Ladies; Could what you are carrying in your handbags get you into trouble?


Social media has been bombarded with ‘sponsored’ adverts from companies all over the world, offering items that may, at first thought, be an ideal purchase or present For you or someone else in your life. These include ‘kitty style knuckle dusters (see picture above), mini kubotan key chains, folding knives that retract into an innocent looking key ring etc. A generic police definition of what constitutes an offensive weapon is,

”Any article made or adapted for use for causing injury to the person, or intended by the person having it with him for such use by him, or by some other person.”

Possession of an offensive weapon is still illegal in Britain regardless of whether clever marketing states that it is a key ring or not. Weapons such as knuckle dusters, kubotans (Japanese short metal baton held in the hand, using both ends to apply a strike) and the like are MADE for causing injury. The sellers of these items will promote them as a keychain first and foremost but they are still illegal to possess in public.


(One of the many styles of ‘Kubotan’ on the market being advertised as a keychain, but, if used properly, can cause serious injury to the person).

Let us get back to the typical handbag.

On a night out or a day at a festival, what do you carry, apart from cash, credit cards and mobile phone?

Often now, at Jersey festivals, where search upon entry procedures are carried out, your ticket sets out the terms and conditions of entry. This will include the obvious as in no alcohol, no drugs, no offensive weapons etc. It may also stop people bringing in their own furniture (folding chairs, benches etc.). More and more now it also states that you cannot bring in perfume bottles and aerosols ie deodorant in spray form. While under normal circumstances, deodorants and perfumes are used in the conventional sense, these items could also be used as weapons (ANY ARTICLE ‘INTENDED’ FOR USE AS AN OFFENSIVE WEAPON) either by spraying them in people’s faces or by using a lighter with either to create a mini flame-thrower. At the last festival that I worked on, we could have filled a perfumery with the amount of bottles that we had to relieve people of, despite the terms and conditions being quite clearly set out.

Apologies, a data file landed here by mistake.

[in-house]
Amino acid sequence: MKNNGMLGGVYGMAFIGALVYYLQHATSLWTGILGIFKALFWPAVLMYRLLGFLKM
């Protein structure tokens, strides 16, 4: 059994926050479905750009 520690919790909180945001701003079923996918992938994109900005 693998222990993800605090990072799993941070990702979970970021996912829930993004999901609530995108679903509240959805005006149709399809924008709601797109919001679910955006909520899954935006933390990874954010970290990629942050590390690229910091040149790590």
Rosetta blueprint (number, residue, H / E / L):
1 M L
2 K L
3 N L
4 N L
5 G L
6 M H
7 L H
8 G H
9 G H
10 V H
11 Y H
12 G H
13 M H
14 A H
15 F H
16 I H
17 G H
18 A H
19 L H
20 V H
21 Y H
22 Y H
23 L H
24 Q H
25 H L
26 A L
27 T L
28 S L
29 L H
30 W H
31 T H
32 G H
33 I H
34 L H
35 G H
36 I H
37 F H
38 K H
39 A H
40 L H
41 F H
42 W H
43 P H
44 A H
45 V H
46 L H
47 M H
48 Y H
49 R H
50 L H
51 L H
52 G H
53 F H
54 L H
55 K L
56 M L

There are also times that people have returned to Jersey on the boat from France having quite innocently purchased Mace** or a similar spray for use as a self defence deterrent. Unfortunately, this type of spray is illegal to possess in Jersey (and the rest of Great Britain) as well as being illegal to import.

Mace (Chemical Mace) was the first of its type to be produced but there are now many derivatives available on the market through internet sellers. Check your country’s laws on possession before committing to buying these products online.

**Mace is the genericised trademark of Chemical Mace, the brand name of an early type of aerosol self-defence spray invented by Allan Lee Litman in 1965. The first commercial product of its type, Litman’s design packaged phenacyl chloride (CN) tear gas dissolved in hydrocarbon solvents into a small aerosol spray can, usable in almost any environment and strong enough (when sprayed in the face) to act as a credible deterrent and incapacitant. Its popularity led to the brand name being shortened to simply “Mace” for all defense sprays (regardless of the composition). 

(taken from the Wikipedia webpage on MACE)


Let us look at the three designations that form the basis of the offensive weapons Law.

On a website for a legal firm Lawton’s Law ( they set it our as follows:

What is classified as an offensive weapon in UK law?

The law recognises three categories of offensive weapon:

Those where objects are MADE for use for causing injury to the person. These items are legally classified as ‘offensive weapons per se’ and include flick knives, kitchen knives**, butterfly knives, pepper sprays, knuckle dusters, Kubotans (ed.) and nunchaku (rice flails as used in the Bruce Lee film ‘Enter the Dragon – ed.)

Those where objects are ADAPTED for such a purpose, i.e. to cause injury to a person. This includes items that would otherwise be incapable of causing injury but have been changed so that they now can, for example a sock containing a snooker ball, a sharpened stick or a sharpened snooker cue, a baseball bat with nails added or a water pistol filled with acid.

Those where objects are not so made or adapted but carried with the INTENTION of causing injury to the person, for example a cup of bleach carried with the intent of throwing it into someone’s face to cause injury, sharpened nail scissors or a baseball bat.


(The late actor, Bruce Lee, in a scene from ‘Enter the Dragon’, using nunchaku also commonly known as rice flails, as they were originally used in rice farming)

Most items in your handbag are innocuous and are essential to one’s personal carry every day. If you are unsure whether an item that you wish to purchase could be classified as an offensive weapon and that by being in possession of it, you may fall foul of the law, contact your local police station and ask.

Or simply contact me, the Urban Warrior Princess, at and I can advise you.

Security at Private After Prom Parties


Over the last couple of decades another American institution, the School Prom, has made it across the ‘pond’ to Britain. In Jersey each year, educational establishments ditched the old style school ‘disco’, for glitzy affairs in hotels and party venues. It is to be noted that some schools do still use their own halls that they transform into the prom venue.